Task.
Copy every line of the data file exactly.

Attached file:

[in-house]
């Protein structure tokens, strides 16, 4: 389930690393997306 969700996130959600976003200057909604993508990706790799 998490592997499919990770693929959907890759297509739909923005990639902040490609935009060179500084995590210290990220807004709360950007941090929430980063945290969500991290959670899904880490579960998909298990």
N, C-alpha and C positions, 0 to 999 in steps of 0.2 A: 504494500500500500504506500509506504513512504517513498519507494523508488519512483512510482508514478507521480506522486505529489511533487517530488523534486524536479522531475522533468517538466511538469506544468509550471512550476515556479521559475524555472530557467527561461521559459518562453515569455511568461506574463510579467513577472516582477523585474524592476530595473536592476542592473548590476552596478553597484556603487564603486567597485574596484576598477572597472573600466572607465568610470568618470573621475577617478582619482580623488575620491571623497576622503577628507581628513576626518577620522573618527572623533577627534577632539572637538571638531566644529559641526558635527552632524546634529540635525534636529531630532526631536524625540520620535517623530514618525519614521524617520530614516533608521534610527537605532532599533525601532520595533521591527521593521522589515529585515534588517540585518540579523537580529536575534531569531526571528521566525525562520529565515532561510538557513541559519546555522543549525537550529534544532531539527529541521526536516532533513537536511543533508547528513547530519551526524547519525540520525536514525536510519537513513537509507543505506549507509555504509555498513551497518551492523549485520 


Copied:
[in-house]
């Protein structure tokens, strides 16, 4: 389930690393997306 969700996130959600976003200057909604993508990706790799 998490592997499919990770693929959907890759297509739909923005990639902040490609935009060179500084995590210290990220807004709360950007941090929430980063945290969500991290959670899904880490579960998909298990």
N, C-alpha and C positions, 0 to 999 in steps of 0.2 A: 504494500500500500504506500509506504513512504517513498519507494523508488519512483512510482508514478507521480506522486505529489511533487517530488523534486524536479522531475522533468517538466511538469506544468509550471512550476515556479521559475524555472530557467527561461521559459518562453515569455511568461506574463510579467513577472516582477523585474524592476530595473536592476542592473548590476552596478553597484556603487564603486567597485574596484576598477572597472573600466572607465568610470568618470573621475577617478582619482580623488575620491571623497576622503577628507581628513576626518577620522573618527572623533577627534577632539572637538571638531566644529559641526558635527552632524546634529540635525534636529531630532526631536524625540520620535517623530514618525519614521524617520530614516533608521534610527537605532532599533525601532520595533521591527521593521522589515529585515534588517540585518540579523537580529536575534531569531526571528521566525525562520529565515532561510538557513541559519546555522543549525537550529534544532531539527529541521526536516532533513537536511543533508547528513547530519551526524547519525540520525536514525536510519537513513537509507543505506549507509555504509555498513551497518551492523549485520 